Philip Cluff discusses finding space in Africa’s economic revolution
In post-war Japan Dr Osamu Shimomura espoused facilitating low cost credit through banks with extrinsic capital creation, wherein, to quote former Japanese Prime Minister, Shinzo Abe “Governments receive back in taxes part of the flat created credit funded by its own IOUs”.
This only works if you devolve power to the masses instead of foreign investors. African governments have shown willingness to rebuke foreign investors, but they rarely do so for popular empowerment, Mugabe’s Zimbabwe being a case in point.
Unlike 1950s Japan, Africa in the 2020s cannot rely solely on foreign intervention. Child labour is outlawed in Europe, pensions ensure retirement, and secondary education is bona-fide. Africa needs to guarantee these rights whilst simultaneously confronting newer cyber security issues.
Africa has the world’s largest workforce under age 40, but lacks opportunities. Ideally, poverty reduction encourages development, and attracts foreign investment. In reality, many Africans may still need to migrate for opportunities. Well performing capital attracts more investment, which cannot happen where regulation lags so far behind innovation, especially for money laundering.
It is self-defeating for Africa to follow Middle Eastern models of domestic overinvestment, which raises living costs. How can younger, wealthier African governments invest their funds abroad instead? Remittance payments from wealthier western countries are a huge opportunity. Credit lines are crucial since 80 per cent of Africa’s businesses are classified as small- or medium-sized. Remittances count because they import transaction credibility for ordinary people. This starts at micro level since the overlap between the formal and informal economies is huge.
Banks have to find a satisfying middle ground in the search of mass SME equity. That is assuming in a seasonally affected region like the sub-Sahara that physical collateral is available for loans. Why bother learning the name of the capital city of Niger? In 2100, Niamey is predicted to be four times larger than present day Tokyo. How a bank prepares to help facilitate that without overexerting or missing out is difficult. No megacity has been built in the smartphone era so African urbanisation may look unique.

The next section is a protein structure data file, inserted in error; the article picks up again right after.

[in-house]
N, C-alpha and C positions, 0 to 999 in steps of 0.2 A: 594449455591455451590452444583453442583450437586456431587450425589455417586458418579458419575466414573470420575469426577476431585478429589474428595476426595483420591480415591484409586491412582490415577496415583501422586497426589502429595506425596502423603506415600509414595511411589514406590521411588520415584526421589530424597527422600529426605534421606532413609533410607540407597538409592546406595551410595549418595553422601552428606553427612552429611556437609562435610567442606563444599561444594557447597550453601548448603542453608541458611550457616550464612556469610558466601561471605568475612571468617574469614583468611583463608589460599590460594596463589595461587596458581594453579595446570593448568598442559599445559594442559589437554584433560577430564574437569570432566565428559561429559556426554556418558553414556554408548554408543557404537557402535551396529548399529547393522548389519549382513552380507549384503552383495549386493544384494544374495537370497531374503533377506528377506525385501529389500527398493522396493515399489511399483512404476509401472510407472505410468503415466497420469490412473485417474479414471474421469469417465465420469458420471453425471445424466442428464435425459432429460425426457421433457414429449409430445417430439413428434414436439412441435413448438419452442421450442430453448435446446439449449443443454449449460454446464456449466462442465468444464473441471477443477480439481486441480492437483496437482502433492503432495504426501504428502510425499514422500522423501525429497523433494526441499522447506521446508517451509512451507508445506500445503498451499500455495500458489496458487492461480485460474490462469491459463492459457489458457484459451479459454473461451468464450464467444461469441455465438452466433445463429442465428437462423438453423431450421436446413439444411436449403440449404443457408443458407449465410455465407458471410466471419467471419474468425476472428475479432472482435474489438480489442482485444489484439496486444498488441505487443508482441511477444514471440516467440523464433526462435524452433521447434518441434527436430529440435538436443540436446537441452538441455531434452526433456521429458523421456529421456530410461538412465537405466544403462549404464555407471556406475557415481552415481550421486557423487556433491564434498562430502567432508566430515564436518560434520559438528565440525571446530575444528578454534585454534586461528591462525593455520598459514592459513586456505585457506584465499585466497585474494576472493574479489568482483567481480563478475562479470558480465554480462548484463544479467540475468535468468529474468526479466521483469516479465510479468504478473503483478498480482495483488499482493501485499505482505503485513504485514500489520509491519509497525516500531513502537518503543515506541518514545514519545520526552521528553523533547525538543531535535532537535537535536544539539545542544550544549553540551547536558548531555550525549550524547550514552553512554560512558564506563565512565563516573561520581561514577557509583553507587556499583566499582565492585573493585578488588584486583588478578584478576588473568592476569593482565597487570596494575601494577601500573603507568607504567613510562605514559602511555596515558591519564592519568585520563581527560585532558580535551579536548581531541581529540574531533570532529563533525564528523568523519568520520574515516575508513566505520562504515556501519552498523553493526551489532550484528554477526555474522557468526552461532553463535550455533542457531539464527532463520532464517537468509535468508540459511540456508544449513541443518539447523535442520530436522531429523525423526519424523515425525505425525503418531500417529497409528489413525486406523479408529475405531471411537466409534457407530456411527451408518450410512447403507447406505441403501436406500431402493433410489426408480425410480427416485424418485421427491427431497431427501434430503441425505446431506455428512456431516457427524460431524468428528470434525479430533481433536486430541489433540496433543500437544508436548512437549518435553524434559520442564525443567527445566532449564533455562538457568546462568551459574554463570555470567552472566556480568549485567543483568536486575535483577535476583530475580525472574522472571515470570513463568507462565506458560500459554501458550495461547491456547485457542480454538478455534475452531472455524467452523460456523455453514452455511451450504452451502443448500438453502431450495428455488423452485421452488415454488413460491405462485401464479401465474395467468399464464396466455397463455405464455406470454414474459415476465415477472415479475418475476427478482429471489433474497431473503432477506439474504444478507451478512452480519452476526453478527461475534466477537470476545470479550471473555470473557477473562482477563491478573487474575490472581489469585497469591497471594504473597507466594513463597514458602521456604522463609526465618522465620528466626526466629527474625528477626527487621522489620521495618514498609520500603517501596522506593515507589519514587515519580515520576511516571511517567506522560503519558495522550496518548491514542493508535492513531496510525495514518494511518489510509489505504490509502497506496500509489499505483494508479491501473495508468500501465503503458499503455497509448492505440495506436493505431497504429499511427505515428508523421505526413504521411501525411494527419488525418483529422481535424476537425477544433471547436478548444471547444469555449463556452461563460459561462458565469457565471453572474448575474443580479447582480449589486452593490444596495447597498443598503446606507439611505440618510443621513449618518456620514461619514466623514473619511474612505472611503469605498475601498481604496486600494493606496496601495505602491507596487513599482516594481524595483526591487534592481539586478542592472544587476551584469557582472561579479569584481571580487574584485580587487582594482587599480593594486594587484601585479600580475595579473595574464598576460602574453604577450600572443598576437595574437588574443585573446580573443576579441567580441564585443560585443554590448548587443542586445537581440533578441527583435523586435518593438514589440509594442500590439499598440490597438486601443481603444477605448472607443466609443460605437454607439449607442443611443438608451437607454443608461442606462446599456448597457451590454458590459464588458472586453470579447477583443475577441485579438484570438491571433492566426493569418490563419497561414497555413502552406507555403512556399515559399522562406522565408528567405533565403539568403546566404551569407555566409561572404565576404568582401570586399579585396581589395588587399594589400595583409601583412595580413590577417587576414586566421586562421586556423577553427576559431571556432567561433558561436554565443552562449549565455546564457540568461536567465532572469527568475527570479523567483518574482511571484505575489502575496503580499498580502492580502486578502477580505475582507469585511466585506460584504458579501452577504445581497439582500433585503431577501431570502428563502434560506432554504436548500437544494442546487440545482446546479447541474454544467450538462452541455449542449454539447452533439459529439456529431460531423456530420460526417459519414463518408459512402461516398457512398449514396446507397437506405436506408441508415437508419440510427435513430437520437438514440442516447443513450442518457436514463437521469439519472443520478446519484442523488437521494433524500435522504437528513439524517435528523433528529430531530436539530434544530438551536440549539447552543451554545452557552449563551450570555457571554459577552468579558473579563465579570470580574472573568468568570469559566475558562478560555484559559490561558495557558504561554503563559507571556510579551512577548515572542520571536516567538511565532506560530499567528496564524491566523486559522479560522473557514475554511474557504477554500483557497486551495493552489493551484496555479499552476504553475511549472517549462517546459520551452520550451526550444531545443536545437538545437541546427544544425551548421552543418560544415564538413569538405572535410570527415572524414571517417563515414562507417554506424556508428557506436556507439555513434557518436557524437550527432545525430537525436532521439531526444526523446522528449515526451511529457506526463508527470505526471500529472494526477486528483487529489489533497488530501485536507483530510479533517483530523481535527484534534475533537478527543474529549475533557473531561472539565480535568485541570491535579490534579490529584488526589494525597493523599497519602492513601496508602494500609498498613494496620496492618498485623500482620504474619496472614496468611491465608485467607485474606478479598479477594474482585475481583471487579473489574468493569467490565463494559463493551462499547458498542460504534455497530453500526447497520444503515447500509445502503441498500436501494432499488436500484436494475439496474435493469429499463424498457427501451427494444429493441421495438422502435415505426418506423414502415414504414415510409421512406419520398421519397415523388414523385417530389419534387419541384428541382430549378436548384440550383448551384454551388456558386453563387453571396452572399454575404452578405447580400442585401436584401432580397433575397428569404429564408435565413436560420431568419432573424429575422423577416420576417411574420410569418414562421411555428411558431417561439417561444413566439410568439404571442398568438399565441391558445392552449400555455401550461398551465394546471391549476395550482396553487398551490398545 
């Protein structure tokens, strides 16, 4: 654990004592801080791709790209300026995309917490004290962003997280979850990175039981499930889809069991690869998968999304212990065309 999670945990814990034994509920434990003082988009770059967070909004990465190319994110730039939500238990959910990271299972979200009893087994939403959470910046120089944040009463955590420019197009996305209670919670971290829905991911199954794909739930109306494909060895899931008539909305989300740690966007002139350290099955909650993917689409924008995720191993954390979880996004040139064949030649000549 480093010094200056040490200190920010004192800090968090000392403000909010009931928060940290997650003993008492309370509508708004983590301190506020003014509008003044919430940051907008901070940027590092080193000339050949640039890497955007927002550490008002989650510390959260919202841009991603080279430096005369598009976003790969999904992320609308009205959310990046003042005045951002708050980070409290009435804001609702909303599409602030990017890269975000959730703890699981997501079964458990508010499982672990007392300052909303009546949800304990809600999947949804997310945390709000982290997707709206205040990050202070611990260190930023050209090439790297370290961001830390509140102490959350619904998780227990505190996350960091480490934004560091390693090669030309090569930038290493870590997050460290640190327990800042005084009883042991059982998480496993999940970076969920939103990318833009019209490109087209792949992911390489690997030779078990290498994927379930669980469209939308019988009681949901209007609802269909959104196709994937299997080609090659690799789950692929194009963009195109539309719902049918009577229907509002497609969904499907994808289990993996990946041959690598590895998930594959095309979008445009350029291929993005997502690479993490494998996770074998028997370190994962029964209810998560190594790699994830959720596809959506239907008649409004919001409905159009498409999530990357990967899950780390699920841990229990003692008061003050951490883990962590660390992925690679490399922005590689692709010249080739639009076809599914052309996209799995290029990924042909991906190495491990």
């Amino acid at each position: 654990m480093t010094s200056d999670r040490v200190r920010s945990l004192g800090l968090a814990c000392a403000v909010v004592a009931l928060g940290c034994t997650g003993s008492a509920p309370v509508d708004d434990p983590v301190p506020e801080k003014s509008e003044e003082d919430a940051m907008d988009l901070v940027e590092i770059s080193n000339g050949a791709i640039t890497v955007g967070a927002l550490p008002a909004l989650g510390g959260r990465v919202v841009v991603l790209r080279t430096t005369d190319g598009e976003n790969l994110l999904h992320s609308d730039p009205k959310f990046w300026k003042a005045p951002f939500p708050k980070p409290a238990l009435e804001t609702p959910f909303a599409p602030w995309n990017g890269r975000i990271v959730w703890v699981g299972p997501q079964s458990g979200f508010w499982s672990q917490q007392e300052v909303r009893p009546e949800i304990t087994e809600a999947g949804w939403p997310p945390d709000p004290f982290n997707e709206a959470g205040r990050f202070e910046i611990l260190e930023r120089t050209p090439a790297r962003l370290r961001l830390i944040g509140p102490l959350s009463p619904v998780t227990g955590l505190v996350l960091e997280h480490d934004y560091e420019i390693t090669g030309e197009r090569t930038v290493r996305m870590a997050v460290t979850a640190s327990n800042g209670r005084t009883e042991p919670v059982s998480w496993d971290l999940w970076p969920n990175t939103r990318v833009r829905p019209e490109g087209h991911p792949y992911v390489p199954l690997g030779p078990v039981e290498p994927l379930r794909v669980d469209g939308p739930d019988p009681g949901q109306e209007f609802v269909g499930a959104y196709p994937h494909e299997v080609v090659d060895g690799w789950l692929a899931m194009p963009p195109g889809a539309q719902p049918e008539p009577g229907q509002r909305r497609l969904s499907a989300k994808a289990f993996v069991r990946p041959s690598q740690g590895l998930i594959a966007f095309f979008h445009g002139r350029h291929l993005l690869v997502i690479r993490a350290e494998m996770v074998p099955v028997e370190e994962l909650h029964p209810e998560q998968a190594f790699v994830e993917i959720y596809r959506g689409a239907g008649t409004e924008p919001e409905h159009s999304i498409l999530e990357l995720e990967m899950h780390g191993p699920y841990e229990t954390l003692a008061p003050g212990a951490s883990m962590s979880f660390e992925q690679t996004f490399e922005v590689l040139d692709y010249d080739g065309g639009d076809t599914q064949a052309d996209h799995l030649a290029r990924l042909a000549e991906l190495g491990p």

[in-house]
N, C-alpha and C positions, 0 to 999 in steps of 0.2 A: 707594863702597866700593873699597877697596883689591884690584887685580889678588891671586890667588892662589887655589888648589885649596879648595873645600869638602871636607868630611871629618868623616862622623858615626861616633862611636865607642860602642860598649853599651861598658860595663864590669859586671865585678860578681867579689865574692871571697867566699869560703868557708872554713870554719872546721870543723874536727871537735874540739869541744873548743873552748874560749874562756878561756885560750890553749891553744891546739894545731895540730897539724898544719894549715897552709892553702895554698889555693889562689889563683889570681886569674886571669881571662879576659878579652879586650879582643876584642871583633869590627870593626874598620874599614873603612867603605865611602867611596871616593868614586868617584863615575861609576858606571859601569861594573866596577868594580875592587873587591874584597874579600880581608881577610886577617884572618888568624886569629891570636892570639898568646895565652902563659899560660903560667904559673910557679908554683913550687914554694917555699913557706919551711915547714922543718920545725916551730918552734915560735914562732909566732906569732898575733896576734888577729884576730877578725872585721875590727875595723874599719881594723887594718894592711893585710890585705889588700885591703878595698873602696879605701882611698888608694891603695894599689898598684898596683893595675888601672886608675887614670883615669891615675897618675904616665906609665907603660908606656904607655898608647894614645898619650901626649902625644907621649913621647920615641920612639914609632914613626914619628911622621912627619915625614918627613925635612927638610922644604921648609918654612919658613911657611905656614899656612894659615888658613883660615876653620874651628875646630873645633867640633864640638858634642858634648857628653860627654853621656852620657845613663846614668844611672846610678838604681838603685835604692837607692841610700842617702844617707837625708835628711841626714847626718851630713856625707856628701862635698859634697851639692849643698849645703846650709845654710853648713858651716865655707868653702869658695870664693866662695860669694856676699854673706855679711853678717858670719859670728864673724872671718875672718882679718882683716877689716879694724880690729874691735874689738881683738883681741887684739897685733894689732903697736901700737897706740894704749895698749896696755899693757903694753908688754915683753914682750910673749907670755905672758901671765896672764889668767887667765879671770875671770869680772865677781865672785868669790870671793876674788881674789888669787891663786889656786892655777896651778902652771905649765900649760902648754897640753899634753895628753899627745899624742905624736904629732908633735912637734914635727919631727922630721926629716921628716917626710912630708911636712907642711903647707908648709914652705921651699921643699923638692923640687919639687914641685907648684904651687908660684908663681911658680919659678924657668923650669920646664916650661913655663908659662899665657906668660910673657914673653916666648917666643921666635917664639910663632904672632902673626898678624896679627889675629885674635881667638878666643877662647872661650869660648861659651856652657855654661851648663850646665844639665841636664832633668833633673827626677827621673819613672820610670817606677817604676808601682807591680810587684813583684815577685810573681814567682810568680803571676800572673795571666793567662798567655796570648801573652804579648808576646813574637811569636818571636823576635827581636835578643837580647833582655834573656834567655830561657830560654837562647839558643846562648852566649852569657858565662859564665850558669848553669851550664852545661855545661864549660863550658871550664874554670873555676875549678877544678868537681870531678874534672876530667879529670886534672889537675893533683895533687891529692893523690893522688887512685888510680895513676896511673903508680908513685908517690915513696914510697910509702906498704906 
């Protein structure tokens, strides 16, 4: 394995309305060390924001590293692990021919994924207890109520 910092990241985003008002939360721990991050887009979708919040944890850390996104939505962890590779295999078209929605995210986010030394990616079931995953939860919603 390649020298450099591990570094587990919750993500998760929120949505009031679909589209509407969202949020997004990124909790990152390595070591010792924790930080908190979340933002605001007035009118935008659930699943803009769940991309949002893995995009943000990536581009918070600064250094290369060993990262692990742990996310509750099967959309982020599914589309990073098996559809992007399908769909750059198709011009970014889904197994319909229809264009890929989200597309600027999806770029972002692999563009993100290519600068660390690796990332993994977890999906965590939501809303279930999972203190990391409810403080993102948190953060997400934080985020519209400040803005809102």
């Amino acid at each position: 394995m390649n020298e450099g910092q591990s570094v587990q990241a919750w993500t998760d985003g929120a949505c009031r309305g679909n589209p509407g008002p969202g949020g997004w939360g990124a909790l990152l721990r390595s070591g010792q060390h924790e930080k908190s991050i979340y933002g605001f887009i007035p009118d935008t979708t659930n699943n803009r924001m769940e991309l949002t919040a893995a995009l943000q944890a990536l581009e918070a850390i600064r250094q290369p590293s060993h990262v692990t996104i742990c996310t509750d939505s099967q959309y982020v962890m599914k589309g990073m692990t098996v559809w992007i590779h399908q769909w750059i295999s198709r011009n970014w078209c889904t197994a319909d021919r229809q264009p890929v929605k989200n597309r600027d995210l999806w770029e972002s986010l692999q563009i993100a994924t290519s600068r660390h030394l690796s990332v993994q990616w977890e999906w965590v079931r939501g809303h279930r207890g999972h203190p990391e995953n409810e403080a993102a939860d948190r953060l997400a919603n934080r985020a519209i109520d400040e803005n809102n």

Sadly, some countries have taken a hostage approach to only providing funds to projects that will either deepen Africa’s foreign debt or create a value chain for capital flights. Simply, very few European or Asian investors would consider retiring in Angola or Zambia for example. Britain has performed amiably insofar as the London Stock Exchange has done more than other exchanges to integrate African platforms.
The crossover between savings and institutional investment shows frighteningly underdeveloped bonds between financial literacy and climate change. Explaining to two billion more Africans why they all shouldn’t have two cars, two homes etc. in 20 years’ time will be difficult. If everyone consumed as much as the US, we would need five planets to survive, and soon billions more people will be born into similar expectations.
We need to take this seriously because Africa’s risks are ramified globally. What credible difference will come through is in public health, water safety, and mass migration. The key harbingers of instability are landlocked, resource rich and corrupt. While much of Africa’s equitable businesses are still traded on global exchanges like the NYSE, stronger Western financial centres should take the opportunity to sustainably develop those capital markets.
As John Archibald Wheeler said: “Space is what prevents everything from happening to me.” If Europe ignores this current transitory period in African demography, then we can expect that space to diminish beyond our maneuverability in terms of wage and pricing.
The Stern Review on the Economics of Climate Changes suggests that temperature increase of 5 degrees will erase 10 per cent of GDP for developing nations by 2100. That megacity in Niger can hardly afford to neglect oil reserves if we haven’t crafted worthy renewable options by 2075. Commodity export markets are prone to corruption. Commodities like oil embellish more than you can reasonably spend at home. Africa does not have the means to consume its own output efficiently; hence most Angolans cannot afford to live in Luanda.
If non-renewables are under-regulated, how can we balance it towards a good outcome for population growth? Pledges for carbon reductions lose credibility as soon as political systems show themselves to be more financially credible and socially tenable. The fact that Ethiopia went from a Nobel Peace Prize to near civil war and revocation of press freedom in less than a year should be a valuable lesson for how we manage our expectations around so-called ‘Afri-growth’.
Countries like Ethiopia with inadequate water and disorganised social security face future crises that may affect more people in crowded cities. Specifically, the Nile Dam dispute may deprive hundreds of millions of East Africans in ten countries from fresh water through unilateral Egyptian control of the delta. With Egypt between the Mediterranean, Middle East, and Africa, this affects many more people than a first impression suggests. The ten most resource self-sufficient countries are African and any solution to ‘global’ crises must come out of Africa.
The matter is less about individual states. Even universal debt relief would not make Pan-Africanism sacrosanct. The inability to ratify the continental FTA in 2019 highlights how hard it is for 56 countries to synchronise, but the events of last year underscore just how important it is that we all help them find a way to do so.